What in the World Is That?
Some of the most peculiar looking produce will find their way to roadside stands
Some of the most peculiar looking produce soon will find their way to roadside stands and show up in farmers markets, and in your CSA basket. Aleisha Gibbons, co-owner of Berkshire Organics, has the dirt on a handful of these locally grown vegetables and how to prepare them.
CELERIAC, a winter alternative to the potato, is an excellent source of dietary fiber and contains very little starch. Prepare it the same as you would potatoes for a delightful celery flavor.
GARLIC SCAPES, available in spring and early summer, are the flowerless stalks of hard-neck garlic varieties. Milder than garlic cloves, scapes are great when sautéed or make for hummus or pesto.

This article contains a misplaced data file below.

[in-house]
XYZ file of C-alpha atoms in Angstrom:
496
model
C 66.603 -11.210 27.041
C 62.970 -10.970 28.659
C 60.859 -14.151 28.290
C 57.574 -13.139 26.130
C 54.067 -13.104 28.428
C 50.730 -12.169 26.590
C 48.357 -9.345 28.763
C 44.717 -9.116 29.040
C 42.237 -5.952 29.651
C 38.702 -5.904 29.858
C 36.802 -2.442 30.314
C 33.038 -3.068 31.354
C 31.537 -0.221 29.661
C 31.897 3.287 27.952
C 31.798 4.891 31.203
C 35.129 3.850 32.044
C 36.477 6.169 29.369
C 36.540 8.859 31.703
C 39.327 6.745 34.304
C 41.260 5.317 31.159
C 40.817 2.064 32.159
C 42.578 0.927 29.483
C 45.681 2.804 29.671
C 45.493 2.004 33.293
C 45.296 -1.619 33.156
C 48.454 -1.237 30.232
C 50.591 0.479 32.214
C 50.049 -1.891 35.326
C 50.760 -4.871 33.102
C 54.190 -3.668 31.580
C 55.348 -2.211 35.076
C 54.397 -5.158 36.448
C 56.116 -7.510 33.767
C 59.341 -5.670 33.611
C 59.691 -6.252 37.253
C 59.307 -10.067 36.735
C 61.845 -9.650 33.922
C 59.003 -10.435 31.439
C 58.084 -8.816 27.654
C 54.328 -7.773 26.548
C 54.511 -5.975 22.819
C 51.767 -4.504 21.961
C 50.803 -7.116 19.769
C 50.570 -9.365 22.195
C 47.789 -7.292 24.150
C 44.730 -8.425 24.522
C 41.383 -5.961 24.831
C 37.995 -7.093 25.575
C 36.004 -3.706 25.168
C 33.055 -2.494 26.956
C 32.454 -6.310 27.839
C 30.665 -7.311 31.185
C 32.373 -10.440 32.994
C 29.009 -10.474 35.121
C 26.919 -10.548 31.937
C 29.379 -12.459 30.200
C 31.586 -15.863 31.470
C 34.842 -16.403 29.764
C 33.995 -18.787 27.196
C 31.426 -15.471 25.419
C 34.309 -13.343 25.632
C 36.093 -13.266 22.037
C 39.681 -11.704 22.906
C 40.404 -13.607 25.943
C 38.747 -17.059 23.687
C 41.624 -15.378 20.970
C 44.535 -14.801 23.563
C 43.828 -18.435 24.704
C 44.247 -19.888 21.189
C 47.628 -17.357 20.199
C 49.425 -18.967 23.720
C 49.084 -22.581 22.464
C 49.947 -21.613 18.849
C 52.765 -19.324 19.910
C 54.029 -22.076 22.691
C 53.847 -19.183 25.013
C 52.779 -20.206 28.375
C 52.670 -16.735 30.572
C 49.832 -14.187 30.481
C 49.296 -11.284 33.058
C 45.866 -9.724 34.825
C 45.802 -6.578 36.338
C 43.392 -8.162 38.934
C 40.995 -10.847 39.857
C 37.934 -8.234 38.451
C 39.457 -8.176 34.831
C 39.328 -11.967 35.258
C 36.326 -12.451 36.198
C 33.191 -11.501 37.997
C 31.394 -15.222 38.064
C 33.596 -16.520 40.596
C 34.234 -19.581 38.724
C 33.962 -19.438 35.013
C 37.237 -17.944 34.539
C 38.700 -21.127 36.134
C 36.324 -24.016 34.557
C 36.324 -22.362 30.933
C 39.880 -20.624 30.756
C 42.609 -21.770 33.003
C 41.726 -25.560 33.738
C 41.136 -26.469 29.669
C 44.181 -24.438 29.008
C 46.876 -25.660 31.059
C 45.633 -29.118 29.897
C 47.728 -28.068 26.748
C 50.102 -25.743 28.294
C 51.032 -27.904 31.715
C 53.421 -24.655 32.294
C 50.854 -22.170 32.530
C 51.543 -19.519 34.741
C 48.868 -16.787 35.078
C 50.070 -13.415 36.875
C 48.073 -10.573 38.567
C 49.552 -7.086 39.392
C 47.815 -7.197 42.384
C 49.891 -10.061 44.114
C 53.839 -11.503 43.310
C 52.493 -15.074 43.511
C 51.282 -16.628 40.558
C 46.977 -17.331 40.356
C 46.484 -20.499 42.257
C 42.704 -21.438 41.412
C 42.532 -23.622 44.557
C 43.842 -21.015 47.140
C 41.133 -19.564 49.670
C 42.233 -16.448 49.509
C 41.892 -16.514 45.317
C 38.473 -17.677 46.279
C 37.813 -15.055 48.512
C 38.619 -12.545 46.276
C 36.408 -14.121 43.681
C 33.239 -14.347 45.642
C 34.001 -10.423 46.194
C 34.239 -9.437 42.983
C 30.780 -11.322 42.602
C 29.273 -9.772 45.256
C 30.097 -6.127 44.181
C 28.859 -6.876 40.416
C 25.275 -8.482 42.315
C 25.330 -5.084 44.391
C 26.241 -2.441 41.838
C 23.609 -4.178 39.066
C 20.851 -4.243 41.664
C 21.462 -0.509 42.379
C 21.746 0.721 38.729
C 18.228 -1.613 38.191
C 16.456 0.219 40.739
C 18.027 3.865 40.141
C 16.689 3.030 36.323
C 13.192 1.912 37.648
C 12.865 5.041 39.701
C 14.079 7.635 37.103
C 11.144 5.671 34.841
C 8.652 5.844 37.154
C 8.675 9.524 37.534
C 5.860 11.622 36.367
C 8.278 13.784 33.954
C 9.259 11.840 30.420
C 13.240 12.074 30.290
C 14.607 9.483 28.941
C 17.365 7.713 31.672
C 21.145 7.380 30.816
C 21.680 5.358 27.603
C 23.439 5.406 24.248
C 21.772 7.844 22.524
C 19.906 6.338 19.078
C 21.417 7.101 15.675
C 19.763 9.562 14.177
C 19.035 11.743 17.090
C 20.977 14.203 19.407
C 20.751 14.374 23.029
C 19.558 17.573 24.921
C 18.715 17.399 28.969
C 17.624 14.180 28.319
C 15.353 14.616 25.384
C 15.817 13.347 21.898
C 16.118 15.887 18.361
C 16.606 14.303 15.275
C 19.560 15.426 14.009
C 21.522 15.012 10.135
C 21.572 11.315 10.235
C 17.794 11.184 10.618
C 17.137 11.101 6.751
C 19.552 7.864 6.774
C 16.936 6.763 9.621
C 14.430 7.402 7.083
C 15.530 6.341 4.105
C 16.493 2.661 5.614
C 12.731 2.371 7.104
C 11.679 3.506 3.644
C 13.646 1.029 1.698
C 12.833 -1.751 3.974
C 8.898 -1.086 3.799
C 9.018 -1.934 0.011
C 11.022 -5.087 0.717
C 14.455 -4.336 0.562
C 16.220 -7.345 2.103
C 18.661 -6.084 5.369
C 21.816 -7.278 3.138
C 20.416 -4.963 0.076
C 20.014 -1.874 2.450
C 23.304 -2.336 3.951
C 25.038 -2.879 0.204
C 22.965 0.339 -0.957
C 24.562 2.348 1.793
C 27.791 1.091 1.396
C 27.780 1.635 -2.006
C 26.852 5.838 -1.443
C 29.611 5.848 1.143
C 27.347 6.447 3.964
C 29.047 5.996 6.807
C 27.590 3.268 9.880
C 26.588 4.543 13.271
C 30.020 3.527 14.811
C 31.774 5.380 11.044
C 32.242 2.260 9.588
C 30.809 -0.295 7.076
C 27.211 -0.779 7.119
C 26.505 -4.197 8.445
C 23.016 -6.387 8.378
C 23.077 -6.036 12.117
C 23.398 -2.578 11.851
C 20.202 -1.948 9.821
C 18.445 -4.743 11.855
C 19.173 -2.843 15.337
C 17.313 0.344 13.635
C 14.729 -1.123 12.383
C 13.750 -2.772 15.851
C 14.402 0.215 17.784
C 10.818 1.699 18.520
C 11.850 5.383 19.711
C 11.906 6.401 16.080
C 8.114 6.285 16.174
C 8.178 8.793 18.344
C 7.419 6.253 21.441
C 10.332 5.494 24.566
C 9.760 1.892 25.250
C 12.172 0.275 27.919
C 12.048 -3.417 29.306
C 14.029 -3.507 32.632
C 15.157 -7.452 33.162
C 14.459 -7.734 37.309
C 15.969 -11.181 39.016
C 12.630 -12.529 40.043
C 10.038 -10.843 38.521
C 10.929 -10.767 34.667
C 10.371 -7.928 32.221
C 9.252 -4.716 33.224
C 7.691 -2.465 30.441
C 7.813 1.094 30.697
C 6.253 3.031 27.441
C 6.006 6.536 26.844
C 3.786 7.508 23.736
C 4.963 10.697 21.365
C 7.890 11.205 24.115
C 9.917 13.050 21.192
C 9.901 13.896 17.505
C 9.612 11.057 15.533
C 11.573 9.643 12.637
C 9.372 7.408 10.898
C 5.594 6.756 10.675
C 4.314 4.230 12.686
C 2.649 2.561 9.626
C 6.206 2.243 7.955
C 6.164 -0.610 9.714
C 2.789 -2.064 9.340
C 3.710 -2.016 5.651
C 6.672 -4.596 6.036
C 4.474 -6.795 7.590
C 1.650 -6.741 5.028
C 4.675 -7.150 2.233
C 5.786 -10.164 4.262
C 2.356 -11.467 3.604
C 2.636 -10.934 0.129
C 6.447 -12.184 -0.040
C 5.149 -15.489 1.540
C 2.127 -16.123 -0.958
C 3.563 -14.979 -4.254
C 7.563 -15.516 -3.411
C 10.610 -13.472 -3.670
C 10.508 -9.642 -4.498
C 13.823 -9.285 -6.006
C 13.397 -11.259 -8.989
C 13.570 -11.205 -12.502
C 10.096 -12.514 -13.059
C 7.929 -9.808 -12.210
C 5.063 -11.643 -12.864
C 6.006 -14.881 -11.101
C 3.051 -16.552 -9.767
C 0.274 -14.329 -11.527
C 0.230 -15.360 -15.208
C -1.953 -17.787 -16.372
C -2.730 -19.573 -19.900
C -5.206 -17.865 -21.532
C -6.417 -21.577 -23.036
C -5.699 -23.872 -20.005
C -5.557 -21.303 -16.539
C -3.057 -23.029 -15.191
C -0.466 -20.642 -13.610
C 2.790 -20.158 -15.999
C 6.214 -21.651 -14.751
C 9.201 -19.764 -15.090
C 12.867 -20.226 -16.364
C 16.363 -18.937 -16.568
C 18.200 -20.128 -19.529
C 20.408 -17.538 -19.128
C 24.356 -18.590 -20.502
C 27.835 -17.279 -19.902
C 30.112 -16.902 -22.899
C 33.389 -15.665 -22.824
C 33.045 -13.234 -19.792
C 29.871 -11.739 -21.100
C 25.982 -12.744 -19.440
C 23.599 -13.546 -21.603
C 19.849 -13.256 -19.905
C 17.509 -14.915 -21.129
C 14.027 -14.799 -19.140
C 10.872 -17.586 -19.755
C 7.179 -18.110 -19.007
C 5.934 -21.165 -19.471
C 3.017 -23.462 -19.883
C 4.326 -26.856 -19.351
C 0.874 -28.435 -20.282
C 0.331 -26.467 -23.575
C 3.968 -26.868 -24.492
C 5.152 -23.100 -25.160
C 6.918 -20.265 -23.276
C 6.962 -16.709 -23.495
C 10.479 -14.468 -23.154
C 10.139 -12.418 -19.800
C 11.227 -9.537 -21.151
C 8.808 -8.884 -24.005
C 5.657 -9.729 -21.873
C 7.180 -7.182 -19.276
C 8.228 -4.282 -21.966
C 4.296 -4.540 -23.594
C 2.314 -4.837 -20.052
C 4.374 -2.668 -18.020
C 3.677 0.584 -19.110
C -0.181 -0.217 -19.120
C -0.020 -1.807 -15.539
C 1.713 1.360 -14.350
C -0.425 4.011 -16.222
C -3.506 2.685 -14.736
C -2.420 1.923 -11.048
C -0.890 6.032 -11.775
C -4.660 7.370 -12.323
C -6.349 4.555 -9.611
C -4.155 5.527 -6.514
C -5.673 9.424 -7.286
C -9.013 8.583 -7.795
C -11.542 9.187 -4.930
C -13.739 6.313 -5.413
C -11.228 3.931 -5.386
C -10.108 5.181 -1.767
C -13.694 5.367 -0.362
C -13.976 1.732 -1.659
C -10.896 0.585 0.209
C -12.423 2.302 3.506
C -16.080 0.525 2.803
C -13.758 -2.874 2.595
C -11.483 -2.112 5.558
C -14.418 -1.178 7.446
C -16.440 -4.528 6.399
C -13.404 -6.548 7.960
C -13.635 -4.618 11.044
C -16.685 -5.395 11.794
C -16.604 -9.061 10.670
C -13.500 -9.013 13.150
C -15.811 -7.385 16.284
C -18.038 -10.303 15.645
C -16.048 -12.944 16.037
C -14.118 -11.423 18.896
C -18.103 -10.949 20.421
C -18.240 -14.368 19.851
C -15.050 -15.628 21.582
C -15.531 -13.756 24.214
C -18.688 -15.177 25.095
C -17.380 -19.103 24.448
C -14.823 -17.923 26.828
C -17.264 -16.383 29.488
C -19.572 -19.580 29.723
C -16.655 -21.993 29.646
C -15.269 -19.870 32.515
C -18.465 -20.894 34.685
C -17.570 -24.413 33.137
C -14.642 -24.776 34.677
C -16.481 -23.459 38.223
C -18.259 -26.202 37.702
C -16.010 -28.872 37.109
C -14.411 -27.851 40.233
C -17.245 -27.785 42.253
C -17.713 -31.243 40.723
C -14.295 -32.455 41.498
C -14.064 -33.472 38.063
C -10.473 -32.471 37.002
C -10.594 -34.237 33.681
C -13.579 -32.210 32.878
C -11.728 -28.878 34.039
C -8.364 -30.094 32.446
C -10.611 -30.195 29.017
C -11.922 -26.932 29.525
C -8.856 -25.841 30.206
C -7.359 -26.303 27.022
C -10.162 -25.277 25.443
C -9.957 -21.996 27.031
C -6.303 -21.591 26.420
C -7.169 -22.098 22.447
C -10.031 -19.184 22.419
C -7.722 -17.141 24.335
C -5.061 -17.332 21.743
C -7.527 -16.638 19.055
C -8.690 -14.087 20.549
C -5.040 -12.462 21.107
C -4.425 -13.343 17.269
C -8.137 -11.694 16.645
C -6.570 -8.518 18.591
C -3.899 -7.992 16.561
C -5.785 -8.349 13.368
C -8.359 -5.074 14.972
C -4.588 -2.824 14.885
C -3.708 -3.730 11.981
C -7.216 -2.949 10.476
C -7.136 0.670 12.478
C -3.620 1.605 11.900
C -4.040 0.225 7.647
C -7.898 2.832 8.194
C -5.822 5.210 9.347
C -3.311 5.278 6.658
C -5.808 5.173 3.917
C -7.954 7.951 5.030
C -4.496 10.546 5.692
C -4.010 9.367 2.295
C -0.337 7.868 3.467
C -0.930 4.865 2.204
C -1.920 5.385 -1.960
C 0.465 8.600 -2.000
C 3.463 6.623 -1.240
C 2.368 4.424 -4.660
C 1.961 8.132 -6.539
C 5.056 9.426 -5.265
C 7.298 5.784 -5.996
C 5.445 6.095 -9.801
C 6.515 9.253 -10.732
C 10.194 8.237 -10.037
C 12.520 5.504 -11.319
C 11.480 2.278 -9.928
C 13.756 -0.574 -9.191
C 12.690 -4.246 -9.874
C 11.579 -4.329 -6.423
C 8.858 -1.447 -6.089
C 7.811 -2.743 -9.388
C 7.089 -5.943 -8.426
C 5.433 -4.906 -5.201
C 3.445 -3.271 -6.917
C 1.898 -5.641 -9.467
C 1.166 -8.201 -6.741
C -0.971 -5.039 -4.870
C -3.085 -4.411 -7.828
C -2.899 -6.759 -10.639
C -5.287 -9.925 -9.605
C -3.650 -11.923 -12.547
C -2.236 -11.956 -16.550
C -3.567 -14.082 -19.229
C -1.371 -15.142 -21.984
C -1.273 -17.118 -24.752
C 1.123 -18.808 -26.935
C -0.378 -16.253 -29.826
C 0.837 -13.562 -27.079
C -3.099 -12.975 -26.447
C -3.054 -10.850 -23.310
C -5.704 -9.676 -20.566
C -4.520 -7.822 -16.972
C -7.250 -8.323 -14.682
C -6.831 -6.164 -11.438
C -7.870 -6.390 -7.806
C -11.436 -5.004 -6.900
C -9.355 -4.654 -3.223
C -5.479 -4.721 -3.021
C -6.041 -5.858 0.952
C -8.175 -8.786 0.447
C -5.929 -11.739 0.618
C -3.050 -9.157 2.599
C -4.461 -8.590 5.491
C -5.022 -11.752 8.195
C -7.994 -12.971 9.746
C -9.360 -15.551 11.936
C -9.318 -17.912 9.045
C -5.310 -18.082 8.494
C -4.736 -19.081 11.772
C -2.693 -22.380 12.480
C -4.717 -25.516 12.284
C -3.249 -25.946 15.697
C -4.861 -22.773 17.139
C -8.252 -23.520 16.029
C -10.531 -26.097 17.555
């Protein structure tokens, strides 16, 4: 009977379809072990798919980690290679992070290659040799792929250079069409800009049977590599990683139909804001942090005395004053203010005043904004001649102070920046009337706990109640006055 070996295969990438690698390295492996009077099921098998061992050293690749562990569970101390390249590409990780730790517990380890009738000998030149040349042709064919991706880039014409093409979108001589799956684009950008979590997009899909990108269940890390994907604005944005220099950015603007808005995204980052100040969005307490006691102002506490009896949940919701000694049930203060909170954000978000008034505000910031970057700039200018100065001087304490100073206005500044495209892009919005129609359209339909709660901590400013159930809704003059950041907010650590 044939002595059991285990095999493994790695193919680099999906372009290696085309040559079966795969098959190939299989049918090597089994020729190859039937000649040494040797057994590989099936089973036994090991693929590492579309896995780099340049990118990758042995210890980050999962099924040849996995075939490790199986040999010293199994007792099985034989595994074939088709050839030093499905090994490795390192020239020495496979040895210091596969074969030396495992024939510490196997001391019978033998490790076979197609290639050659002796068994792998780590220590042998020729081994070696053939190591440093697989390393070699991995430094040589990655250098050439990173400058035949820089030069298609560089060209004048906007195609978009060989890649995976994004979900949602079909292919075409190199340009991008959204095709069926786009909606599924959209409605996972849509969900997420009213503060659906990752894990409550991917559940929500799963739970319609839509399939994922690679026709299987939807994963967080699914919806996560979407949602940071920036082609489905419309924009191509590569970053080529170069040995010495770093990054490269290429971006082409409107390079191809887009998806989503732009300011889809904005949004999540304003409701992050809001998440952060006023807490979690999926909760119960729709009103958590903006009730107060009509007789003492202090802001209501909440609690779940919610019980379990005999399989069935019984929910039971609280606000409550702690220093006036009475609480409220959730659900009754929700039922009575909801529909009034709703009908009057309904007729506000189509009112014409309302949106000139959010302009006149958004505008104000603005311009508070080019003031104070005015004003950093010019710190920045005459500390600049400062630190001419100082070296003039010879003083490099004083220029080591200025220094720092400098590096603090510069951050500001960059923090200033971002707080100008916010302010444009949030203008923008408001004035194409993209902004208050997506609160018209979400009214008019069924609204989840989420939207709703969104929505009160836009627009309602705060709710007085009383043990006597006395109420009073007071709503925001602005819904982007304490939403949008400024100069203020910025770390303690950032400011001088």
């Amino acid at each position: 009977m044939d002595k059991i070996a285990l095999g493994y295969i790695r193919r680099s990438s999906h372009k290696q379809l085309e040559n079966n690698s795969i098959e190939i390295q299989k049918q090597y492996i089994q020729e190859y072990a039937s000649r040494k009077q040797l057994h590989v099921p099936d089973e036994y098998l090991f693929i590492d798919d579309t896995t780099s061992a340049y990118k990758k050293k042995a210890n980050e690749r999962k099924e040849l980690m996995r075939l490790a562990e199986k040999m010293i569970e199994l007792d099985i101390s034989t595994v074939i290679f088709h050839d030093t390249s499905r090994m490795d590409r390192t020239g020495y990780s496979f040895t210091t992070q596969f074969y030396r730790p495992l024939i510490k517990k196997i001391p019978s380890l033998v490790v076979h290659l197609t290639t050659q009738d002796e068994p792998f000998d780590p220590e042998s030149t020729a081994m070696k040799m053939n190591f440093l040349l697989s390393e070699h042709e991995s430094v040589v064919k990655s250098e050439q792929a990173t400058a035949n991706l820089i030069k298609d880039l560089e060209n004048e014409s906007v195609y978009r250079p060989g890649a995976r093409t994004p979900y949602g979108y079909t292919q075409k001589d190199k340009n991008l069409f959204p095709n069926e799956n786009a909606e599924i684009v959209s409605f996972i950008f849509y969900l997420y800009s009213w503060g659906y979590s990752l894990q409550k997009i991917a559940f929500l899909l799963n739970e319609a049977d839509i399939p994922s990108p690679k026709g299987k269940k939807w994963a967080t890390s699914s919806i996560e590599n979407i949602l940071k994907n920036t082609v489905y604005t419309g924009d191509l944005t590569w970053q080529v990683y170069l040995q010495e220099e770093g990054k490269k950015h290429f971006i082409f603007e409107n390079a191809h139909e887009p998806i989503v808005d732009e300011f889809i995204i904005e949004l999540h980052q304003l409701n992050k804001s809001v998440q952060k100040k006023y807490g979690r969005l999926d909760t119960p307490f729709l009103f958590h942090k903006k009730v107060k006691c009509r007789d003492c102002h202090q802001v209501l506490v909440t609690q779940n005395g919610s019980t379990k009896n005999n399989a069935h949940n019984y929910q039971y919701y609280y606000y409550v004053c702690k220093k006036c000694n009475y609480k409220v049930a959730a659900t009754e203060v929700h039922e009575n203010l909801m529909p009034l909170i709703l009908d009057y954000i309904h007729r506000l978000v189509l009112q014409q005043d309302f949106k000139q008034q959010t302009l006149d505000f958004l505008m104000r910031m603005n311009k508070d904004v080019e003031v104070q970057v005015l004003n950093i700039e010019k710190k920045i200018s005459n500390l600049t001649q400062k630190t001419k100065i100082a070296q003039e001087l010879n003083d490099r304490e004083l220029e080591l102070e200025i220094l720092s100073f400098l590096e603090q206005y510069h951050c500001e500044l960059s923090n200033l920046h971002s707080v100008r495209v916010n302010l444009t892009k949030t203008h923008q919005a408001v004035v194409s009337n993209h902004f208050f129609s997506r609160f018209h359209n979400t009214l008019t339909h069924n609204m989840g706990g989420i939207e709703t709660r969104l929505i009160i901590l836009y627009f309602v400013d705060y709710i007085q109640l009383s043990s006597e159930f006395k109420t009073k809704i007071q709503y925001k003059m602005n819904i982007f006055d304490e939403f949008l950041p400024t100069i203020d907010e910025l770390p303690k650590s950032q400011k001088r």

KOHLRABI, or “cabbage turnip,” is edible raw or cooked. Peel before eating, and cook the greens as you would kale. Slice, and lightly salt the bulb, which has a taste and texture akin to broccoli stems.
MIZUNA, known as Japanese mustard or peppergrass, has white stalks, green leaves, and a mild, peppery flavor like arugula. Often used in salads, stir-fries, and soups. It shrinks when cooked.
ROMANESCO CAULIFLOWER, or Roman broccoli, looks weirdly beautiful. The late-summer, veggie has a mild, sweet tast. Eat raw, steamed, or boiled or roast with olive oil and parmesan.
SQUASH BLOSSOMS, the dainty, golden flower of the zucchini, have a mild, squashy flavor and can be filled with ricotta and fried tempura-style, or stuffed and baked for a healthier alternative.
SUNCHOKES, or Jerusalem artichokes, are the tuber of a species of sunflower. These knobby, vegetables taste sweet-nutty-crunchy. Peel and shave them raw for slaw, or cook like potatoes.